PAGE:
Primary gene products of functional alleles are closely homologous alpha 1,2 fucosyltransferases that use nearly identical substrates but are expressed in different tissues (see below). Their products serve as substrates for the glycosyltransferases that result in epitopes for the A and B blood group antigens; in addition, the product of FUT2 is a precursor of epitopes resulting in antigens of the Lewis blood group system. Although their precise function is still not known, the fucosylated glycans that are the products of FUT1 and FUT2 may serve as ligands in cell adhesion or as receptors for certain microorganisms.

Tissue distribution

FUT1 product is expressed predominantly in erythoid tissues, vascular endothelium and primary sensory neurons of peripheral nervous system; the product of FUT2 is expressed in saliva and other exocrine secretions, and in epithelia. Expression of the antigens is known to undergo changes during development, differentiation and maturation. Aberrant glycosylation is often observed in human pre-malignant and malignant cells.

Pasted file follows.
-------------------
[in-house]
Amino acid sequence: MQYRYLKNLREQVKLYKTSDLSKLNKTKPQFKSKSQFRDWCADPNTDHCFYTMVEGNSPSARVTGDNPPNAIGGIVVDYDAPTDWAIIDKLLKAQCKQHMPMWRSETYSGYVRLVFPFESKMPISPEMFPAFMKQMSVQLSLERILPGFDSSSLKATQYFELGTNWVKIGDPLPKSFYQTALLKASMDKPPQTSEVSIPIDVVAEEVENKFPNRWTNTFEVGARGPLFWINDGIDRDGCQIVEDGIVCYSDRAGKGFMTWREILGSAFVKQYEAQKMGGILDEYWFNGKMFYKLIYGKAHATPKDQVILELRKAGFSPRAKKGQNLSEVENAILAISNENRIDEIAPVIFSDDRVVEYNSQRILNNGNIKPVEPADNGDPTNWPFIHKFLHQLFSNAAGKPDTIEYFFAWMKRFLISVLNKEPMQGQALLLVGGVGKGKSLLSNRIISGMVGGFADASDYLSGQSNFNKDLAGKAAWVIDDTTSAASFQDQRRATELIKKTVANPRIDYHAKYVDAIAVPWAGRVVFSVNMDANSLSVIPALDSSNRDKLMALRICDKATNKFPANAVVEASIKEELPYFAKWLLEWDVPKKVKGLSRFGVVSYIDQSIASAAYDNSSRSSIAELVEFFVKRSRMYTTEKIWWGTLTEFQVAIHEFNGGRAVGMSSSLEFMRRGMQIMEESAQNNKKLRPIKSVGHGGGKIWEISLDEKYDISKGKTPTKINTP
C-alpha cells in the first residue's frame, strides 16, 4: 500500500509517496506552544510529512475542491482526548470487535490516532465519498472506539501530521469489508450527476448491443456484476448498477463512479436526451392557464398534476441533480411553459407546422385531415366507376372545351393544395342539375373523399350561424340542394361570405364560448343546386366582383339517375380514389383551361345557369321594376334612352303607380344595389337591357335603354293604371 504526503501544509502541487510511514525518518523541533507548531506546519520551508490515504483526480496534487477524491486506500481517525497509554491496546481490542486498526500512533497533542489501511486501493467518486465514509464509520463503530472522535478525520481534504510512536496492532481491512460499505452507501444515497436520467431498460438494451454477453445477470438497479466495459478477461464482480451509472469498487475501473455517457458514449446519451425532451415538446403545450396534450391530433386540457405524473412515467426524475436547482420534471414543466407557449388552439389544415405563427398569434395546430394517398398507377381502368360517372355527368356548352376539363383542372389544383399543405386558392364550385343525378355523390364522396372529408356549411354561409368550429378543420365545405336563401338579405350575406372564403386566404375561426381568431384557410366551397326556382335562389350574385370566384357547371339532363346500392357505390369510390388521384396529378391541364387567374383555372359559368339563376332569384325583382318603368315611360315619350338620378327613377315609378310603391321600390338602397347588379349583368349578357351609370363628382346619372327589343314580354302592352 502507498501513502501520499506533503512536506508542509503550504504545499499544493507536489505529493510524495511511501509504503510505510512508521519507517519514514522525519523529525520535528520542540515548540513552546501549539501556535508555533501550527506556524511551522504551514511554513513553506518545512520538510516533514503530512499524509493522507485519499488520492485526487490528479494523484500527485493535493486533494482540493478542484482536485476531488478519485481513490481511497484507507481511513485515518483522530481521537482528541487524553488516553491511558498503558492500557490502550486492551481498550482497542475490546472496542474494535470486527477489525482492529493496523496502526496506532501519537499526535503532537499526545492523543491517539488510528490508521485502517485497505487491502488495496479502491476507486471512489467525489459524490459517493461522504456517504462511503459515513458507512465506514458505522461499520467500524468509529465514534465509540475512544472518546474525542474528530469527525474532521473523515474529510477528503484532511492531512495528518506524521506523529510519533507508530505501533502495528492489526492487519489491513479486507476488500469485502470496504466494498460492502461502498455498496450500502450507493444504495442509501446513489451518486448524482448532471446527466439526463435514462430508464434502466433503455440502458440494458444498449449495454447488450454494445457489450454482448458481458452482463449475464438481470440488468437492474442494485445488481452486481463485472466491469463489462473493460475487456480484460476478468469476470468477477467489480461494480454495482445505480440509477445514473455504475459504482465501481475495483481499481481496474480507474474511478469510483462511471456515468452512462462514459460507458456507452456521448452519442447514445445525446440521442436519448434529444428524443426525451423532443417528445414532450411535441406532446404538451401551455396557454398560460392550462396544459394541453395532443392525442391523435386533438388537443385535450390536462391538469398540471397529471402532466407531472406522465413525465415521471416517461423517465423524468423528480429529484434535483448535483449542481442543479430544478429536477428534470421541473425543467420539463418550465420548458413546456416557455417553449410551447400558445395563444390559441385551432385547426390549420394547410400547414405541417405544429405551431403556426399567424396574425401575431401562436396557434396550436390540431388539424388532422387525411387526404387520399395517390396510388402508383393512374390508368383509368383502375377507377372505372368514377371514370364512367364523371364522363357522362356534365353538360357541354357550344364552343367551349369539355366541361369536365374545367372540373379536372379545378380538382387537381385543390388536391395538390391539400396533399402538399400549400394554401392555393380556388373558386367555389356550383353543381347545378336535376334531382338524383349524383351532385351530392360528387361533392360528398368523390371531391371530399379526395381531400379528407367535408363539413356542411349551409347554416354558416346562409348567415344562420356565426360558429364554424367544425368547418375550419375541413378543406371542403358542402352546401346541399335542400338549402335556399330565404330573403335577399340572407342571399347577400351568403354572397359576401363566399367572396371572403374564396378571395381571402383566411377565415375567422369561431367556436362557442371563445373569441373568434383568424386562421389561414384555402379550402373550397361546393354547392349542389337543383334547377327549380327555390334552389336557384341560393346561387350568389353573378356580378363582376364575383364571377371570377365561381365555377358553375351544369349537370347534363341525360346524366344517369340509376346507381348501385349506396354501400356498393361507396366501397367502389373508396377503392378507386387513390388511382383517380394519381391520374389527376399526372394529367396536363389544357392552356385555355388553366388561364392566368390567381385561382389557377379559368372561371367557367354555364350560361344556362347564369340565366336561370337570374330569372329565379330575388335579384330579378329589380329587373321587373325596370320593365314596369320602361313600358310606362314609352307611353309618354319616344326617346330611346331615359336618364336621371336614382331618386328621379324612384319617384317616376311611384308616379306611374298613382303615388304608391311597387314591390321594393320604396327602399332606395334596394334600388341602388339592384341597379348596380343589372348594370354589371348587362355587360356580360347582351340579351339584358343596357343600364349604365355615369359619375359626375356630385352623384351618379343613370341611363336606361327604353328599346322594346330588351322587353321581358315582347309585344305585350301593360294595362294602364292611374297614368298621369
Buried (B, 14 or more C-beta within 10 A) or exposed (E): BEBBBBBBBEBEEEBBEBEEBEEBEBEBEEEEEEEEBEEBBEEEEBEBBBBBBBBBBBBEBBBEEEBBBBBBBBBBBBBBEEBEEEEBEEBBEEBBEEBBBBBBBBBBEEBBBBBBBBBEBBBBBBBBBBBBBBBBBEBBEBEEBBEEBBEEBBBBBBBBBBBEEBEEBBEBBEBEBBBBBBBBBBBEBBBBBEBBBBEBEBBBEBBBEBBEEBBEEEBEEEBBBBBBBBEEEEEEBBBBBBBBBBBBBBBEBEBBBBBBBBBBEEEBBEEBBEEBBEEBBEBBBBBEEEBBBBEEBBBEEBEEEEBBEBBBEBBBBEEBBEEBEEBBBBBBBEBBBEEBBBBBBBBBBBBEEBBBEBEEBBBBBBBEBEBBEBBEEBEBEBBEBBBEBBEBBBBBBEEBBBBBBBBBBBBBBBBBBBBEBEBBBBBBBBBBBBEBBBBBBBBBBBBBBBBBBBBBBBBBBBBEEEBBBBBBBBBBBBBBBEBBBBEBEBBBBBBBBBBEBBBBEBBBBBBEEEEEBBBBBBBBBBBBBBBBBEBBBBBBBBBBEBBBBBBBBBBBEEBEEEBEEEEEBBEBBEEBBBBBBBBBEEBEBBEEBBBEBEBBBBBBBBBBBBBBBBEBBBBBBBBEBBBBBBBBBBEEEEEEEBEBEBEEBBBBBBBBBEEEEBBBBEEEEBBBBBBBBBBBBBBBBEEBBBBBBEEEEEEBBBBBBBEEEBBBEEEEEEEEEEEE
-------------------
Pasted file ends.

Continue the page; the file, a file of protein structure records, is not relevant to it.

Disease association

None well documented except in transfusion reactions of Bombay and para-Bombay individuals. They can also trigger hyperacute vascular rejection of transplanted organs in Bombay and para-Bombay recipients. In 1992, Etzioni et al. found two children with a leukocyte adhesion deficiency (LAD II) (1), who had "Bombay-like" red cell phenotypes and ABH nonsecretor phenotype in saliva. The condition, identified as a congenital disorder of glycosylation (CDG II) is characterized by mental retardation and severe recurrent infections. The patients lacked all fucosylated antigens in all tissues, but had normal integrin and fucosyltransferase genes (2). The condition is due to a defect of the import of GDP-fucose into the Golgi apparatus. Oral fucose administration may result in fucosylation of glycoproteins and amelioration of clinical conditions (3,4).

About the alleles